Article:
Wednesday, 15 June 2016

Blinded by the Sea: How eye glasses (and eyes) work

The ability to see is something we often take for granted. Every day, those of us with sight experience a range of shapes, sizes, colours, and movements that we only really appreciate when we are asked to – when watching Olympic gymnasts or when we’re confronted by something atypical, like a sunset or a mountain range. Most of us only really begin to appreciate the little things our eyes take in when they can no longer do so in a seamless way. For the average person, this happens as we age and our eyes naturally lose their ability to focus. For the not-so-average person, it can happen very suddenly.

Such an ‘unaverage’ (not a real word) experience befell our illustrator, here at Sketchy Science, just last week. While on a trip to a conference on the southeast coast of the United States, after a night of partaking in the local libations, our sketchist (also not a real word) found himself standing in the Atlantic ocean, when a rogue wave of epic (likely very small) proportions tossed him asunder, claiming his glasses to the surf. I don’t actually know if this is how it happened, but it is how I prefer to imagine it. It is much funnier than him simply dropping his glasses in the water.


Regardless of how it happened, the result was a fumbling Mr. Magoo-esque adventure through the airport, onto a plane, and back home to Canada. It’s amazing how two pieces of glass (or plastic) can play such a major role in a person’s life.


But how do glasses work and why do some of us need them? The answer lies in the three most common problems with respect to how our eyeballs function. The four parts of your eye that impact your ability to see are, from front to back - the cornea, which is the clear window on the front of your eye that lets light in; the pupil (the black part), which widens or narrows to let in more or less light; the lens, which bends and focuses the light; and the retina, which is the back wall of your eyeball onto which images are focused before sending impulses down the optic nerve into your brain for processing.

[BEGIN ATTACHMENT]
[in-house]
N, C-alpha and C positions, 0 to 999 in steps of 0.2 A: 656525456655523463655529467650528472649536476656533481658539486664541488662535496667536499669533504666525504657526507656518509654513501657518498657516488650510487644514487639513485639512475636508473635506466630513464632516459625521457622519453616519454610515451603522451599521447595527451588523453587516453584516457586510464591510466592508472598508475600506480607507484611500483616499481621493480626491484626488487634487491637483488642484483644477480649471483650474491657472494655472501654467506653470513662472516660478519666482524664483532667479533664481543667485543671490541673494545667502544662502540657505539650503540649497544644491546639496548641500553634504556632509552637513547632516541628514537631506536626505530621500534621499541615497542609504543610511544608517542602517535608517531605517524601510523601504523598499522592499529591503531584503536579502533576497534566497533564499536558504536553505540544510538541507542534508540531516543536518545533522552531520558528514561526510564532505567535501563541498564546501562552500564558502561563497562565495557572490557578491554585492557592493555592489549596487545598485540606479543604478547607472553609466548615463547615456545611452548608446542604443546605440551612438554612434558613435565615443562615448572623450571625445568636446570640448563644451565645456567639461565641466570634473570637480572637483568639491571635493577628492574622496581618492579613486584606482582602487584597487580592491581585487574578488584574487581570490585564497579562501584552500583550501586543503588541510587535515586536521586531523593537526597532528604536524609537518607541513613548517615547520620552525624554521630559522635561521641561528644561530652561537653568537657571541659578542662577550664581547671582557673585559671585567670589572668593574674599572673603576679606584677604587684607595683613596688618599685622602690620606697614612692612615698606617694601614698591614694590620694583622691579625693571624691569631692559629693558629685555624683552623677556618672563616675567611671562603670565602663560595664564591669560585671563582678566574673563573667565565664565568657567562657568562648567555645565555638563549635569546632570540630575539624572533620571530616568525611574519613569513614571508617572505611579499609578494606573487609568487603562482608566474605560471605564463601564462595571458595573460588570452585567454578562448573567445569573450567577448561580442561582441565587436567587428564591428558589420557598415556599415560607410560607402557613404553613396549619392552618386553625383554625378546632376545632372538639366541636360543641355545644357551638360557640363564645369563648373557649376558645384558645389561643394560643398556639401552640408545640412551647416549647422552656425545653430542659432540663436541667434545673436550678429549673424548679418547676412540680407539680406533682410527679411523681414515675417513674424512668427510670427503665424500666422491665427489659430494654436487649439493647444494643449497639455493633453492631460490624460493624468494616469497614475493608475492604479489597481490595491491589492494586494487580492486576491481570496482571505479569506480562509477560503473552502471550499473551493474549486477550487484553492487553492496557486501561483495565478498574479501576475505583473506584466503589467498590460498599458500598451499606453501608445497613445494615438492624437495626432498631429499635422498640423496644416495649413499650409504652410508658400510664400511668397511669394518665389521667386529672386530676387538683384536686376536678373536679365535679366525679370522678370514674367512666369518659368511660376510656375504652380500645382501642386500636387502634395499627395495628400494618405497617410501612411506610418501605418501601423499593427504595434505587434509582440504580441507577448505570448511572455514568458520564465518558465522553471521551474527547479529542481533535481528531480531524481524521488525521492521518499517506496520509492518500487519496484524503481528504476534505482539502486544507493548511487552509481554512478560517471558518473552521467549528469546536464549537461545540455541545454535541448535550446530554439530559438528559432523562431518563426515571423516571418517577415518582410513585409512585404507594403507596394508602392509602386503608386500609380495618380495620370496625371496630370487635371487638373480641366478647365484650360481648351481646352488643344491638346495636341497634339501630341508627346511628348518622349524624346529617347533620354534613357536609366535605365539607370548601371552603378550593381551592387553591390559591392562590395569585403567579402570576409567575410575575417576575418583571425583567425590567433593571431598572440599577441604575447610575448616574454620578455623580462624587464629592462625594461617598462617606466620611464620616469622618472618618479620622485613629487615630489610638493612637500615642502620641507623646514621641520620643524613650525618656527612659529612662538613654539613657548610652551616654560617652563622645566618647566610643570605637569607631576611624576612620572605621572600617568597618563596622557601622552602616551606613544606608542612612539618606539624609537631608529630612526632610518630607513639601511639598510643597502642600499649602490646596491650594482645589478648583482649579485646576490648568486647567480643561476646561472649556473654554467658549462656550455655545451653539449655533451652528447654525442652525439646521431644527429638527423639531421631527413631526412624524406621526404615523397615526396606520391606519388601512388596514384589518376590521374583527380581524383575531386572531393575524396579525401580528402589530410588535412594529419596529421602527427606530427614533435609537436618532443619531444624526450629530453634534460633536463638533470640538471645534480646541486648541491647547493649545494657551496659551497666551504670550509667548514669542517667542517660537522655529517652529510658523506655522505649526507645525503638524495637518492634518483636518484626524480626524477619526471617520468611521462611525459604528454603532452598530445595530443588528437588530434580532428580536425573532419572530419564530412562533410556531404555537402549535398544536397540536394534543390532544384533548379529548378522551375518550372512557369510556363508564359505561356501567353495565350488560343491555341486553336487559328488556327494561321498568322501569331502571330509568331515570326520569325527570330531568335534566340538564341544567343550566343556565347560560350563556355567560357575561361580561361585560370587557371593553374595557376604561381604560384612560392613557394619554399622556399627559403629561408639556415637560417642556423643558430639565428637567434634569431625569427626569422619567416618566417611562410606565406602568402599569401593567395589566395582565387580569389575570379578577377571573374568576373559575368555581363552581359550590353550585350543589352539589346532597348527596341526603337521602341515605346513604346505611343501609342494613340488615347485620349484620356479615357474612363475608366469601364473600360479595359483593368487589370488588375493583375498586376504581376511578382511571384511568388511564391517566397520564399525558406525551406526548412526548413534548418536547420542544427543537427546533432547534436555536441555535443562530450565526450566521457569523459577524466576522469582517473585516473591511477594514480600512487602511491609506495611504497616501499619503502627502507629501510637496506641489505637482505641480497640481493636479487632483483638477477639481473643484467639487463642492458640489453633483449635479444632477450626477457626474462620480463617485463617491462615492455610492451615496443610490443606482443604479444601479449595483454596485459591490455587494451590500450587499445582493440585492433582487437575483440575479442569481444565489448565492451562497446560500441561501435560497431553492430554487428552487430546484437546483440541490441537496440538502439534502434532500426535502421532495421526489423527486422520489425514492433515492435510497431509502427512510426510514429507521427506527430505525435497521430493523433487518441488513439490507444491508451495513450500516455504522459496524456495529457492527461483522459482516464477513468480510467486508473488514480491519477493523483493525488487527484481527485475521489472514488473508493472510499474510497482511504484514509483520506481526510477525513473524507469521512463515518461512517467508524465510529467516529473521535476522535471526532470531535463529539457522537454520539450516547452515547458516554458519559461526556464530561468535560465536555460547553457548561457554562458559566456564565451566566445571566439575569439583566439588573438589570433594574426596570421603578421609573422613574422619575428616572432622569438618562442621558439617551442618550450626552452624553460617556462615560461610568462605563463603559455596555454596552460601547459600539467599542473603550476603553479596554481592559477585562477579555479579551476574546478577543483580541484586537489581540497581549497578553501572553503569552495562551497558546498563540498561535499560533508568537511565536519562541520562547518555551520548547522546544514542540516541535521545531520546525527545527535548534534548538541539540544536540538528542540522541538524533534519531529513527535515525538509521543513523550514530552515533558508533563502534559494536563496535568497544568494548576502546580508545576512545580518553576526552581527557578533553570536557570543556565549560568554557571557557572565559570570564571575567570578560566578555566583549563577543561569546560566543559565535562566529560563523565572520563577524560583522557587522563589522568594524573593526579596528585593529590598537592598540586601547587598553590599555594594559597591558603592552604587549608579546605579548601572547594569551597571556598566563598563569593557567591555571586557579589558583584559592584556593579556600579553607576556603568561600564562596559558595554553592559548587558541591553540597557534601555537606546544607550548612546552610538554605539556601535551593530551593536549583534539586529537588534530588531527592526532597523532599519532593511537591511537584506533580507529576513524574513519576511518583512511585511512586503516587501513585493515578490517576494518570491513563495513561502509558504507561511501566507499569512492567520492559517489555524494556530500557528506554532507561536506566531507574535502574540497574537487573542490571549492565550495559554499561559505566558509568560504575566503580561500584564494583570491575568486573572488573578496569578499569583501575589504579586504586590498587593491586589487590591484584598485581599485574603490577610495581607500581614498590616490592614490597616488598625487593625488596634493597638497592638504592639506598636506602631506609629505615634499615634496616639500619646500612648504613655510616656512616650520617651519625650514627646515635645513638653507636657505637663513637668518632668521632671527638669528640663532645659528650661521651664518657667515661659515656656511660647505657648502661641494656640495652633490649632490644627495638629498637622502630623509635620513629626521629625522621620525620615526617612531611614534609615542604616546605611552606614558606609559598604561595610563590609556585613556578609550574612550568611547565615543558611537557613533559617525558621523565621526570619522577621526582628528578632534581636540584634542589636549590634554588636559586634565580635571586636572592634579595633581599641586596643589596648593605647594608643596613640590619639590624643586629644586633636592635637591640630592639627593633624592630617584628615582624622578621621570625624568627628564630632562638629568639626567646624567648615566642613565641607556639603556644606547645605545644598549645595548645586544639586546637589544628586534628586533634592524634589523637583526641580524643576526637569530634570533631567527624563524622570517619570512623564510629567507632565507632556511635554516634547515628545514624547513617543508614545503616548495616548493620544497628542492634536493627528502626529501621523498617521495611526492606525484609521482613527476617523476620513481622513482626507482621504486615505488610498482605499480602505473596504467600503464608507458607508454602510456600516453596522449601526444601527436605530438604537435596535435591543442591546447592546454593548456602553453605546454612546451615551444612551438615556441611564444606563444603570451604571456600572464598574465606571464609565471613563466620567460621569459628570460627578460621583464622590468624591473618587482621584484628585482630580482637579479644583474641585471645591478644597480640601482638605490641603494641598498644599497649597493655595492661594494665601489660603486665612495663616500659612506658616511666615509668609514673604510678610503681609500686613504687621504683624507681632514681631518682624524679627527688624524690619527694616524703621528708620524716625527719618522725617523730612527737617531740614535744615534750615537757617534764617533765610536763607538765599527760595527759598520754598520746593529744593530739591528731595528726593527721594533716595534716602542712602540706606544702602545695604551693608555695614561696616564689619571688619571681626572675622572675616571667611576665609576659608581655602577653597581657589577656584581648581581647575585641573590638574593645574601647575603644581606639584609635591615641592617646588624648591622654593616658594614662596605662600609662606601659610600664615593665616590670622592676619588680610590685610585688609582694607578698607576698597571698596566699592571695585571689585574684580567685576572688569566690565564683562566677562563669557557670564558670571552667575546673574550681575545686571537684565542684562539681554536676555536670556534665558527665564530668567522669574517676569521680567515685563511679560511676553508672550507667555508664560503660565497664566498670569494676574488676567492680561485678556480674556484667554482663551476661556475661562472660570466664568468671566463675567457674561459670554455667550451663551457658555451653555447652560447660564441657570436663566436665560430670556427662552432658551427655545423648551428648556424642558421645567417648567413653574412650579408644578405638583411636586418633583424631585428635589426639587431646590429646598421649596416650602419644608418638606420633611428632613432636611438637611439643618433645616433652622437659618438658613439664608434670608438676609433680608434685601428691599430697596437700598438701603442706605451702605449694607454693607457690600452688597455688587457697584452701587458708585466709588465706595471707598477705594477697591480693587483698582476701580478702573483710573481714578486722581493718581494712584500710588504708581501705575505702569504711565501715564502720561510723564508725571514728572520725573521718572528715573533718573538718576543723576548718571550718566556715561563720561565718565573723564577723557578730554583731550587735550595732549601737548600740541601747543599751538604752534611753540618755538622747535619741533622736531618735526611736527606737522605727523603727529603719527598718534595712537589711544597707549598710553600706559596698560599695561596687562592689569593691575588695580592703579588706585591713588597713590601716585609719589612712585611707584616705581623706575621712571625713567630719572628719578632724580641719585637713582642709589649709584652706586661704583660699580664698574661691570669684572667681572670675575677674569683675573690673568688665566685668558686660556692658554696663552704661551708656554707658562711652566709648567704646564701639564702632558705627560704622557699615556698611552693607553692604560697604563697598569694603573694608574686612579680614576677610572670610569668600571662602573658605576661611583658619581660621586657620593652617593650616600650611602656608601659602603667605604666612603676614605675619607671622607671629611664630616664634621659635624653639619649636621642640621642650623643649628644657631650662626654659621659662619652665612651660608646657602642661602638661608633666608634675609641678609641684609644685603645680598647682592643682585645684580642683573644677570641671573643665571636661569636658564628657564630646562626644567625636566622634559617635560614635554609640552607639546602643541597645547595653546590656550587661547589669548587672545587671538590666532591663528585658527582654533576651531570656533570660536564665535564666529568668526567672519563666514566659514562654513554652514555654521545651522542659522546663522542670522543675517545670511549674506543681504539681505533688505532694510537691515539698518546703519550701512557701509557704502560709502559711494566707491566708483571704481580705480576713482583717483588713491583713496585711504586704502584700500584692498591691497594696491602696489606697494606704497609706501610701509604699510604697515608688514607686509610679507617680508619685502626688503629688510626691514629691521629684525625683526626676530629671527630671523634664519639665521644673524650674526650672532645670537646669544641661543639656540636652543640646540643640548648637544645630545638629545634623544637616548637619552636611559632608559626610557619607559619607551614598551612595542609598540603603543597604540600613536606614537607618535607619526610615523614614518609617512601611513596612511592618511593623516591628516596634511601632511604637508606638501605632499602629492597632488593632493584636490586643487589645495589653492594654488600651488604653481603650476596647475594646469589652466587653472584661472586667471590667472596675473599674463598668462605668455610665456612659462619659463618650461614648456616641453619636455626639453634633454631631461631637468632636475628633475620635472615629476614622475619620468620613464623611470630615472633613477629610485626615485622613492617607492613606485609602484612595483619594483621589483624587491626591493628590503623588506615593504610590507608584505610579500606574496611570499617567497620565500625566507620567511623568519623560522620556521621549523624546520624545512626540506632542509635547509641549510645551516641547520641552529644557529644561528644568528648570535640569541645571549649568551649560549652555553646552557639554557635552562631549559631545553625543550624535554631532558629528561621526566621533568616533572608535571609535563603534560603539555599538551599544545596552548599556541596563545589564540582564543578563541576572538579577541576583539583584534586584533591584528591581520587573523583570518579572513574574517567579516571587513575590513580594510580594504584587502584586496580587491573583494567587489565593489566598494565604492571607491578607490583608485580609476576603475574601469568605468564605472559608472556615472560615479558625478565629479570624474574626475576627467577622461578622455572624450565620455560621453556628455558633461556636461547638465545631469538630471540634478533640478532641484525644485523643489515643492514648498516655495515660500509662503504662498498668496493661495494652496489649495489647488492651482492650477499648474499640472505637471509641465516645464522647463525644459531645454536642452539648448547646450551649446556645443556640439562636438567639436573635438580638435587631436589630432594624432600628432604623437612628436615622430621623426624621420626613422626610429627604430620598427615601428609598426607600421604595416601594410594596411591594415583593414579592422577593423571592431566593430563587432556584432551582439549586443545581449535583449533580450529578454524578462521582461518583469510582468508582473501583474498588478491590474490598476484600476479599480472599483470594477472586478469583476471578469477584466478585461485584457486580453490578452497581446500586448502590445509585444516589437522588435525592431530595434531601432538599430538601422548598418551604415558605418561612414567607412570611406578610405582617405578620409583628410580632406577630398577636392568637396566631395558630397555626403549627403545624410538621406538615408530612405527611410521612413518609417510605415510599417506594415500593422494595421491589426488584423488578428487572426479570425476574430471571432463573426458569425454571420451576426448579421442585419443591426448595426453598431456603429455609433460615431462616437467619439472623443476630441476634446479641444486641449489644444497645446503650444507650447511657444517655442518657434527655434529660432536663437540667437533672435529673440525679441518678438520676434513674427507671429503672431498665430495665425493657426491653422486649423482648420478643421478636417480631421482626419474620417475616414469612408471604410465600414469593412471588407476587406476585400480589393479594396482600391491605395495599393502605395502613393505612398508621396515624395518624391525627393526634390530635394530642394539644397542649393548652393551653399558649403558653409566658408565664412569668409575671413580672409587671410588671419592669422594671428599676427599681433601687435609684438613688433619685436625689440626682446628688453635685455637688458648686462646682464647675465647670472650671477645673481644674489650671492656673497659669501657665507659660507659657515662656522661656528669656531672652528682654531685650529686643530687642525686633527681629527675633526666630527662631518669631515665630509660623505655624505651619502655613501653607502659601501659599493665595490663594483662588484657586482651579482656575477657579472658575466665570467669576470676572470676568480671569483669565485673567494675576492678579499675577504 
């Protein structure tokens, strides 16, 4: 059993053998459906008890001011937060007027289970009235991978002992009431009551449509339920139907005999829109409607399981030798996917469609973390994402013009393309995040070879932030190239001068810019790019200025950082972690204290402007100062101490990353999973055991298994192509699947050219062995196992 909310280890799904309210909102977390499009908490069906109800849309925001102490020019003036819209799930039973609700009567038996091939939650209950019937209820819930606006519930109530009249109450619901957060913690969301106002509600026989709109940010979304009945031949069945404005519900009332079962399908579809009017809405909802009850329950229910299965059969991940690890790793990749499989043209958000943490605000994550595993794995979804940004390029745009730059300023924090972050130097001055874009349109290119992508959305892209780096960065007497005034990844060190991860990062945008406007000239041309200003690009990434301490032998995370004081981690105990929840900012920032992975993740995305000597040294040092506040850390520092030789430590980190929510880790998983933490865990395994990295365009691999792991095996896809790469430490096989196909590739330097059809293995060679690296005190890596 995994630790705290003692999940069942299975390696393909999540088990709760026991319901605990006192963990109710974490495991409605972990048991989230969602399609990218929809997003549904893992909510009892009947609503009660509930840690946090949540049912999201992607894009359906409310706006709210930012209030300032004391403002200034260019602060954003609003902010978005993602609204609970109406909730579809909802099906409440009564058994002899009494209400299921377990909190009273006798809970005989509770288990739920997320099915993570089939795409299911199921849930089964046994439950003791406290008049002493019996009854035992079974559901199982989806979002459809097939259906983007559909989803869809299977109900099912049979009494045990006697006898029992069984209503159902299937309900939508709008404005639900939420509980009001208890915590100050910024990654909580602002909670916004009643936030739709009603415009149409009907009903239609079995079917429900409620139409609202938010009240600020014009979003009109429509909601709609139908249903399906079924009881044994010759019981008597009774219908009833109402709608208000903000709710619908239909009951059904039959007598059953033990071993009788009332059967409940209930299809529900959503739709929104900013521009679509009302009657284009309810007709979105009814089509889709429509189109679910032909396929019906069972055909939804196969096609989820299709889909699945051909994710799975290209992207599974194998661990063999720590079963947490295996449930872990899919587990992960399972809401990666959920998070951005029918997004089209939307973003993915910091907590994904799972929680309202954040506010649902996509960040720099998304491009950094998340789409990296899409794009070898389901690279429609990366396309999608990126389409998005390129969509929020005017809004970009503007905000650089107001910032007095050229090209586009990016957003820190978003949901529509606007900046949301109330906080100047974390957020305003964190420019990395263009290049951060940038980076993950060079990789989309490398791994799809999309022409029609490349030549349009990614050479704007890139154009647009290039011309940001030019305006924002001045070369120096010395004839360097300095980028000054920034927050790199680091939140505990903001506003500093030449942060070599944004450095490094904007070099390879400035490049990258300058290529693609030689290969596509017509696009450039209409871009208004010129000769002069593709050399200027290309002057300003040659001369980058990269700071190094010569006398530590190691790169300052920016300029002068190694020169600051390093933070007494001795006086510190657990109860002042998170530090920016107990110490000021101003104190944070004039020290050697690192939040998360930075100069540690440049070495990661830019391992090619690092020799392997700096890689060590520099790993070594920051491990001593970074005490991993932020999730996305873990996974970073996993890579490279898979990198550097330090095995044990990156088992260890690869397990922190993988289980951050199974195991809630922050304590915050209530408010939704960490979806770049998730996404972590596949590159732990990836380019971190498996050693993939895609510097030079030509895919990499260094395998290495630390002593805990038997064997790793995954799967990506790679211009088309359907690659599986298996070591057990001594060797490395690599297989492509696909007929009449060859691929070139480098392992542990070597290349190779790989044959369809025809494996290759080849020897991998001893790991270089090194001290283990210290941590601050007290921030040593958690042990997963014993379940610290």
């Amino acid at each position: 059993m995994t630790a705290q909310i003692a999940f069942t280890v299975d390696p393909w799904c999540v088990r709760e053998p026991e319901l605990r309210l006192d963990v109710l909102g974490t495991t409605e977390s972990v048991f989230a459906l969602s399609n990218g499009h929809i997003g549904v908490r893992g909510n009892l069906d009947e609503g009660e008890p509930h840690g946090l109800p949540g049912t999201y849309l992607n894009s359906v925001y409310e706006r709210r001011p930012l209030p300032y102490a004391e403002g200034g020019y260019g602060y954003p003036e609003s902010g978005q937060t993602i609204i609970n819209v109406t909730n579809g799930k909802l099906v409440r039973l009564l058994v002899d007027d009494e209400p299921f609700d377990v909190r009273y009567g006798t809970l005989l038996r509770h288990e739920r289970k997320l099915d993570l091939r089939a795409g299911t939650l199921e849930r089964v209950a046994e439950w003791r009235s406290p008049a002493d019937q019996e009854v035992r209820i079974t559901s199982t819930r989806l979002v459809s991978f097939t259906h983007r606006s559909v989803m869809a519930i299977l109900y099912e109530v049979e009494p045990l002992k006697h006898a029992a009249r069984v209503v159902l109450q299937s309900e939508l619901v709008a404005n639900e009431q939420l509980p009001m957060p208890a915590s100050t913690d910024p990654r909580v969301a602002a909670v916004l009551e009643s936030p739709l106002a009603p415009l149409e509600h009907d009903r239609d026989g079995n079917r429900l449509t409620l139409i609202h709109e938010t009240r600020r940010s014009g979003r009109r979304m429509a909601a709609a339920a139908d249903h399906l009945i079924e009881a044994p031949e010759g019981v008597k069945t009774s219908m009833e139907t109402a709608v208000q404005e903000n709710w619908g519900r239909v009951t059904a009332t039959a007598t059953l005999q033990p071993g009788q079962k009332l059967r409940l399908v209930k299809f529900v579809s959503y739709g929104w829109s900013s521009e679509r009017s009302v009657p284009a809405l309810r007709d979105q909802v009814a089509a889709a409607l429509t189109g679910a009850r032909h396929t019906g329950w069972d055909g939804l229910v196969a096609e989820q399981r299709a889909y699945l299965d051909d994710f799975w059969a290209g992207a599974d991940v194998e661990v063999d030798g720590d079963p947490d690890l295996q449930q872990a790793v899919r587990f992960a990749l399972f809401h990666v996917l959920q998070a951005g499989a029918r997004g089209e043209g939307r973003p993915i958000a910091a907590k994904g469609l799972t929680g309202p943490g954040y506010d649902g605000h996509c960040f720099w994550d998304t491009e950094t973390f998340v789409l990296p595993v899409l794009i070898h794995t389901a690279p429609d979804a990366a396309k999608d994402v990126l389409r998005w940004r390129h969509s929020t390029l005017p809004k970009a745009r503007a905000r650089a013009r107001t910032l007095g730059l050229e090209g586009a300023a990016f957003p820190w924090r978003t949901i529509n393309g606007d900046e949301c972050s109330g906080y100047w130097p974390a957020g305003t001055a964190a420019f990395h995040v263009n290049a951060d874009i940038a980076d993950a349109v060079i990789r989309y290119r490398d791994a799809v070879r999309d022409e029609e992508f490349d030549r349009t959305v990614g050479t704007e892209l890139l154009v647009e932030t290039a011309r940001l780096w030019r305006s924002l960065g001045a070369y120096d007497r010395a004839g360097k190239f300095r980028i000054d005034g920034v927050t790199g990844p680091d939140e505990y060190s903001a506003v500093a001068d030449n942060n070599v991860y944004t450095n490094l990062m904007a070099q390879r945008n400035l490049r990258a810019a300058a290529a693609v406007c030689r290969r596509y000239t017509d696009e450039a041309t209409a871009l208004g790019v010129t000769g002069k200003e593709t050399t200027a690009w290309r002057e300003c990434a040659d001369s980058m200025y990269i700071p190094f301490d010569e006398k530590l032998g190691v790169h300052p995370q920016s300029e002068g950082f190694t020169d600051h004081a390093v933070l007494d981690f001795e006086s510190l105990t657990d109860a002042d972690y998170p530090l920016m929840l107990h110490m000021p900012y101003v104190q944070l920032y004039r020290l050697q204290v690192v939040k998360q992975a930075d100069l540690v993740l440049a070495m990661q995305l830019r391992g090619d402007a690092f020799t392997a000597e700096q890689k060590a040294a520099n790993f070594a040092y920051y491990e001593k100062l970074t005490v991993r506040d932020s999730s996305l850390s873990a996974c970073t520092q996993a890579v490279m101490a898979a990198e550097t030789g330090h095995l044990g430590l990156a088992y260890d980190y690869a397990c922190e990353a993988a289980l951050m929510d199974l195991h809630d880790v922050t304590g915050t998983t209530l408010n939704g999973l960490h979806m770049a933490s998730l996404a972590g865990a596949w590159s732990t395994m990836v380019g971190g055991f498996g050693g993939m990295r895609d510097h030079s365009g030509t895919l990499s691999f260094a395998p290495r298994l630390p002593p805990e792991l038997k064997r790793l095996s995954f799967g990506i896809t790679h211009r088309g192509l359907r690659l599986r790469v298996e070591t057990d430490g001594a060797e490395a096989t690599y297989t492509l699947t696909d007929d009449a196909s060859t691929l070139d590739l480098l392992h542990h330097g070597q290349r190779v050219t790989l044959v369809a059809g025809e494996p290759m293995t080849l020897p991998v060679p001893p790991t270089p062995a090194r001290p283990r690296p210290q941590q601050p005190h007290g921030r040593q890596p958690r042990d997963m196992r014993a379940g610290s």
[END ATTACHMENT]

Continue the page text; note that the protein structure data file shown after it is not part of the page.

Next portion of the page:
Most problems occur at the beginning of this whole operation, with the cornea. The tricky thing about eyeballs is that they are spheres, meaning that as light moves through their rounded surfaces, it bends. If your eye is not shaped just right, the light coming in can focus at a point that isn’t exactly on your retina.


If your cornea is exceptionally curvy, the light will bend too much and focus in front of the retina, leading to nearsightedness and trouble seeing distance objects; this is called Myopia.


If your cornea isn’t curvy enough, you have the opposite problem with light focusing behind the retina leading to farsightedness and trouble reading the newspaper; this is called Hyperopia.


If your cornea has a bump, ripple, or scratch on it, the light gets distorted in other ways, and this is called Astigmatism.

Glasses – or “corrective lenses”, if we want to be more accurate and inclusive of people with contact lenses – can correct these problems by bending the light in a way that compensates for misshapen corneas. The physics of light dictates that as light moves through a medium, such as glass, it bends or “refracts” towards the thickest part of that medium. Lenses are described as either “plus” or “minus” lenses depending on whether they are thicker in the middle or towards the edges.

Plus lenses are thick in the middle and so bend light inwards, leading to a focal point behind the lens itself. Pushing the focal point backward corrects for Myopia. Minus lenses refract light towards their edges, leading to a focal point that is actually in front of the lens itself. Moving the focus forward corrects for Hyperopia. To make things even more fun, plus and minus lenses can be combined to correct for more complicated vision problems.


That is really all there is to it. This impressive but simple technology has allowed people to see more clearly since the first pair of spectacles adorned some nobleman’s nose between 1268 and 1289 in Italy, after being invented by someone whose name has been lost to history. So, the person who thought up the way we still correct vision today will forever go as unappreciated as the clear vision he sought to bestow upon the masses, to only be admired when a rogue wave leaves one of us blinded.


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